The Econoday economic calendar lists upcoming U.S. economic data releases (including key economic indicators), Federal Reserve policy meetings, and speaking engagements of Federal Reserve officials. The content is developed from sources believed to be providing accurate information. The forecasts or forward-looking statements are based on assumptions and may not materialize. The forecasts also are subject to revision.
THE WEEK AHEAD: COMPANIES REPORTING EARNINGS
- Wednesday: Delta Airlines (DAL)
- Thursday: Rite-Aid (RAD)
- Friday: First Republic Bank (FRC)
Source: Zacks, April 3, 2020
Companies mentioned are for informational purposes only. It should not be considered a solicitation for the purchase or sale of the securities. Any investment should be consistent with your objectives, time frame and risk tolerance. The return and principal value of investments will fluctuate as market conditions change. When sold, investments may be worth more or less than their original cost. Companies may reschedule when they report earnings without notice.
“The question isn’t who is going to let me; it’s who is going to stop me.”
– Ayn Rand
Recipe of the Week
Mozzarella Party Skewers
- 24 red and yellow cherry tomatoes
- 24 bite-sized fresh mozzarella balls
- 1 jar of green olives (24 olives, stuffed with pimentos or garlic, as preferred)
- Thread 6-inch skewers with tomatoes, olives, and mozzarella onto the skewers.
- Create a domed shape with loosely crumpled aluminum foil. Poke spears in to arrange.
Recipe adapted from DinnerAtTheZoo.com
Tips for Young or First-Time Workers: Don’t Forget About Taxes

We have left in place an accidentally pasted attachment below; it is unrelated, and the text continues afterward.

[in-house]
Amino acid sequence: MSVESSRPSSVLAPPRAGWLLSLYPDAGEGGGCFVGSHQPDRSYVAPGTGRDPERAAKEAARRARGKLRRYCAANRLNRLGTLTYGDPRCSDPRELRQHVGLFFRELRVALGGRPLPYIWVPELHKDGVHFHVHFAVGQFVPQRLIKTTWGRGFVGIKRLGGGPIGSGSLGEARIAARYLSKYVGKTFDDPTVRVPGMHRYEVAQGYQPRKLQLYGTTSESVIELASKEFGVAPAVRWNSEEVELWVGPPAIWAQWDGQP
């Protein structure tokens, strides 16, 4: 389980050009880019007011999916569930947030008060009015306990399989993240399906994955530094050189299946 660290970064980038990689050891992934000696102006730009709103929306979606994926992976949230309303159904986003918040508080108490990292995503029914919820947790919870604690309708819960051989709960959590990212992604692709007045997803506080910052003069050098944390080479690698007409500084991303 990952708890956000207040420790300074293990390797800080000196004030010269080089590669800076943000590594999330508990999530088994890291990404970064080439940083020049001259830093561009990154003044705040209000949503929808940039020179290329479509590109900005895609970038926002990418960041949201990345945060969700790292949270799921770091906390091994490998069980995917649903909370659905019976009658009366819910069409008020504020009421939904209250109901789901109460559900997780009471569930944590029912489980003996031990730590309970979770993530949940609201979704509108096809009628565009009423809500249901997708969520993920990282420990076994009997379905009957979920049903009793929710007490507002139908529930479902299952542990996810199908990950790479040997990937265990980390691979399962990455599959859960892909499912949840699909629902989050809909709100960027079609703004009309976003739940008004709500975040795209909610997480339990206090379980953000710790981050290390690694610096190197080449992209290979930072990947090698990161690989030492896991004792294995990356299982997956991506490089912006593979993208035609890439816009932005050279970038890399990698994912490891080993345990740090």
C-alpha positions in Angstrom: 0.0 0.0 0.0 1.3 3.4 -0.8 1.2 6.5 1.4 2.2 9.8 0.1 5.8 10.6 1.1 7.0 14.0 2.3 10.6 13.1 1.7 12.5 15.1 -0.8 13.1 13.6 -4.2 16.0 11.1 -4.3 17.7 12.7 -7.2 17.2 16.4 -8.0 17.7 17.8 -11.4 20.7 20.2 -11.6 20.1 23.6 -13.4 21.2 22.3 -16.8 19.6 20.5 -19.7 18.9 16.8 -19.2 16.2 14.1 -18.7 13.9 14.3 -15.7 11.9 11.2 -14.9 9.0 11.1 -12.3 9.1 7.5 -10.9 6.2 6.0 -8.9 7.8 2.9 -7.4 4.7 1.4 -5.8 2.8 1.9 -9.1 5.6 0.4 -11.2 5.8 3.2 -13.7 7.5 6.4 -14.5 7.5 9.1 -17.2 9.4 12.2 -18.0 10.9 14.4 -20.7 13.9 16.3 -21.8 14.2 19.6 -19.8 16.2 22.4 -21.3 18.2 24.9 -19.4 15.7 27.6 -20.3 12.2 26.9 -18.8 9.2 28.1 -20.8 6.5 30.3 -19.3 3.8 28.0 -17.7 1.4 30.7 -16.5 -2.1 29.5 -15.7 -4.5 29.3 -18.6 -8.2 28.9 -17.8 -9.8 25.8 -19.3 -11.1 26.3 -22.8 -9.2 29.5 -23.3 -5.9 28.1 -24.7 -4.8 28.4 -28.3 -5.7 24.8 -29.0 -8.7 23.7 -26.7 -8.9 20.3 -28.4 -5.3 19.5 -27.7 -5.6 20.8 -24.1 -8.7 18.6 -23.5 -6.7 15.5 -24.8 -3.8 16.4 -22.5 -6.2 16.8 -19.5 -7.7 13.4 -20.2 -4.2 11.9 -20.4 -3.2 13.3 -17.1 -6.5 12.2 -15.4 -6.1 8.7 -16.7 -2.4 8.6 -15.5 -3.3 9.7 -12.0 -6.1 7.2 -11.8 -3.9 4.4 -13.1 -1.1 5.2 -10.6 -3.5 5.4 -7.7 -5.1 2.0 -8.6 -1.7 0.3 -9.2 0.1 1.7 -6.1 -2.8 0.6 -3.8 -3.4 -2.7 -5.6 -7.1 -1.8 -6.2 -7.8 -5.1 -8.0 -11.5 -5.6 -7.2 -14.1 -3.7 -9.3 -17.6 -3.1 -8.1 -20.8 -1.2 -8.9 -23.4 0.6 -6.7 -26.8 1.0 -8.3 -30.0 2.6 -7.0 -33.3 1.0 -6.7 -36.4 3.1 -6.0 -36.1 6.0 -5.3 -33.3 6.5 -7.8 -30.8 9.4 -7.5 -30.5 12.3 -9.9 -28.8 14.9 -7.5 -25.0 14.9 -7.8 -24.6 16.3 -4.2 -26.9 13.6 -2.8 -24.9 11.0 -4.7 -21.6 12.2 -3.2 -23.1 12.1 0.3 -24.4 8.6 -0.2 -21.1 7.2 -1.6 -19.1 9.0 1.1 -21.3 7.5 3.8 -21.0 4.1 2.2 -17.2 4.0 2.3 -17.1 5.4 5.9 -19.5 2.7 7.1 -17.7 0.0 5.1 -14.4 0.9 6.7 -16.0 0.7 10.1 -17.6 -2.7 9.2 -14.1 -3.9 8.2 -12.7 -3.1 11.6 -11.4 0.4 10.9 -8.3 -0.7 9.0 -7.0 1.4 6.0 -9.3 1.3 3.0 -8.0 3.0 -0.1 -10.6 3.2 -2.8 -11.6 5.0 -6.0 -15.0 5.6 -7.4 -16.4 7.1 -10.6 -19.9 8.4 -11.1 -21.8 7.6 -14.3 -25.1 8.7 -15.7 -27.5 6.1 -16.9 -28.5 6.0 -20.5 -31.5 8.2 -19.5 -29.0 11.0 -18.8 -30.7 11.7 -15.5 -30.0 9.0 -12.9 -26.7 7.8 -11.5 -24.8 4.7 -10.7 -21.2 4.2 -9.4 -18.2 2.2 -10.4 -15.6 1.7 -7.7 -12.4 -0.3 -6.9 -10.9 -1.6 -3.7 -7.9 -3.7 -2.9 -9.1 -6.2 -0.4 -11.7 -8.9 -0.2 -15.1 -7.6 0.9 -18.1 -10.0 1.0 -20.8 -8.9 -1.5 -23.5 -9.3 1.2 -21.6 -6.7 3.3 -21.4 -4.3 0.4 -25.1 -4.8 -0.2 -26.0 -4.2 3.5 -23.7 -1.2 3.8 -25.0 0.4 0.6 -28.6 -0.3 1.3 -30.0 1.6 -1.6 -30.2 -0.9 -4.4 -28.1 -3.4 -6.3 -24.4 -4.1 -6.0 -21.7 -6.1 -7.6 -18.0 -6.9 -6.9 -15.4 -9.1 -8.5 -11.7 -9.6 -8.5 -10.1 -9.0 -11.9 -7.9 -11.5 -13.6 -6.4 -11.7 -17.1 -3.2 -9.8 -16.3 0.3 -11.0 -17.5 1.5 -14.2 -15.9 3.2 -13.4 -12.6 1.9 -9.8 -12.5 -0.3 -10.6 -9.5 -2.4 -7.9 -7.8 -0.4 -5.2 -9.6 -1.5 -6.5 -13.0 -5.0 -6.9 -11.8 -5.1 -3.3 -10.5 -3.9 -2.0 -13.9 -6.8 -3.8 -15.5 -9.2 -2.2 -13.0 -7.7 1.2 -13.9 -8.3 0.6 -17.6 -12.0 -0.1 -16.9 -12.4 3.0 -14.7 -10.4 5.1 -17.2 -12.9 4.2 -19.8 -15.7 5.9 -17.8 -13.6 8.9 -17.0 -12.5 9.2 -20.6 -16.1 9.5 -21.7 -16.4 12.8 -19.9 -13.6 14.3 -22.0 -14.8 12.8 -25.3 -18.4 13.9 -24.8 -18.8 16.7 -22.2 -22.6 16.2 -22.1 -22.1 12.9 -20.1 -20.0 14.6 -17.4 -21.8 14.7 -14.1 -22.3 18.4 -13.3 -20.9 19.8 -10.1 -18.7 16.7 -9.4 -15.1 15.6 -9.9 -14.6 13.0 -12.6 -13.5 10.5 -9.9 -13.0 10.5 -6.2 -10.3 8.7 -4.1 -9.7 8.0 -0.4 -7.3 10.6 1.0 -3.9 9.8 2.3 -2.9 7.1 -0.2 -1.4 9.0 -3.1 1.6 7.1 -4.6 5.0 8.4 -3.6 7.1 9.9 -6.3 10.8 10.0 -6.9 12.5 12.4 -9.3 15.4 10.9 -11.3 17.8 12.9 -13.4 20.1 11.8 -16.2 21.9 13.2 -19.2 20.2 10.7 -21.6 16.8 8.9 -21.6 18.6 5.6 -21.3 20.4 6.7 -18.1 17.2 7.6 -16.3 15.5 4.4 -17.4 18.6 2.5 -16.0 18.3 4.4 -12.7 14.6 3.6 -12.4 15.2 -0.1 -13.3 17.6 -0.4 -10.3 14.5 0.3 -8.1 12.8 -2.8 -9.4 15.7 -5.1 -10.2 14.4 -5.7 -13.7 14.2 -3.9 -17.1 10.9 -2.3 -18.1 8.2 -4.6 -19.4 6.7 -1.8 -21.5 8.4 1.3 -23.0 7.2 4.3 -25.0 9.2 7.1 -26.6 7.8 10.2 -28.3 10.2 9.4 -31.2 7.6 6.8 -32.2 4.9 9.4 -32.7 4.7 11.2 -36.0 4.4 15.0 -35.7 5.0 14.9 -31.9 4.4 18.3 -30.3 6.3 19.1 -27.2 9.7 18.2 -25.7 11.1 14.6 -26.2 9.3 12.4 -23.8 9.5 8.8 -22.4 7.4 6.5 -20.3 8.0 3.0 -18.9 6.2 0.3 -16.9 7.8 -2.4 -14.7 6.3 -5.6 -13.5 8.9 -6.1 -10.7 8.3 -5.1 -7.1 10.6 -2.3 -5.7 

- Don’t be surprised when your paycheck is smaller than you expect. Employers withhold taxes and pay them directly to the IRS.
- Keep in mind that all tip income is taxable, and you must report tip income over $20 monthly to your employer.
- Even if you don’t earn enough from your first job to owe income taxes, your employer must withhold Medicare and Social Security taxes from your paychecks.
- Any money you earn from working for others is taxable. If you mow lawns, babysit, or earn money outside a regular job, you may be considered self-employed by the IRS.
- Speak to your employer about whether they will be reporting your wages to the IRS. If you have questions, ask your parents or grandparents to put you in touch with a tax expert.
Tip adapted from IRS.gov
A Simple Fix for Skying Your Tee Shot
Tip adapted from Golf Distillery
Staying Close While Social Distancing
- Prioritize initiating interactions with your friends and family who are far away. Send an email, text, or direct message. Call them, and maybe even send a letter via snail mail. If you have the technology available, have a virtual, face-to-face conversation. There are many free apps available for video conferencing.
- Spend quality time with those in quarantine with you. Whether they’re your parents, children, siblings, other relatives, or friends, find activities, like games and family meals, to nurture the bonds you have with the people sharing your home.
- Seek out group activities online. Stream a class or lecture series. Join an online forum or message board. Attend an online watch party for a movie or show. Take a virtual museum tour. You might be surprised by what’s available.
Tip adapted from Success.com
If You’re Able to Go Outside, Leave Only Footprints
Tip adapted from Green America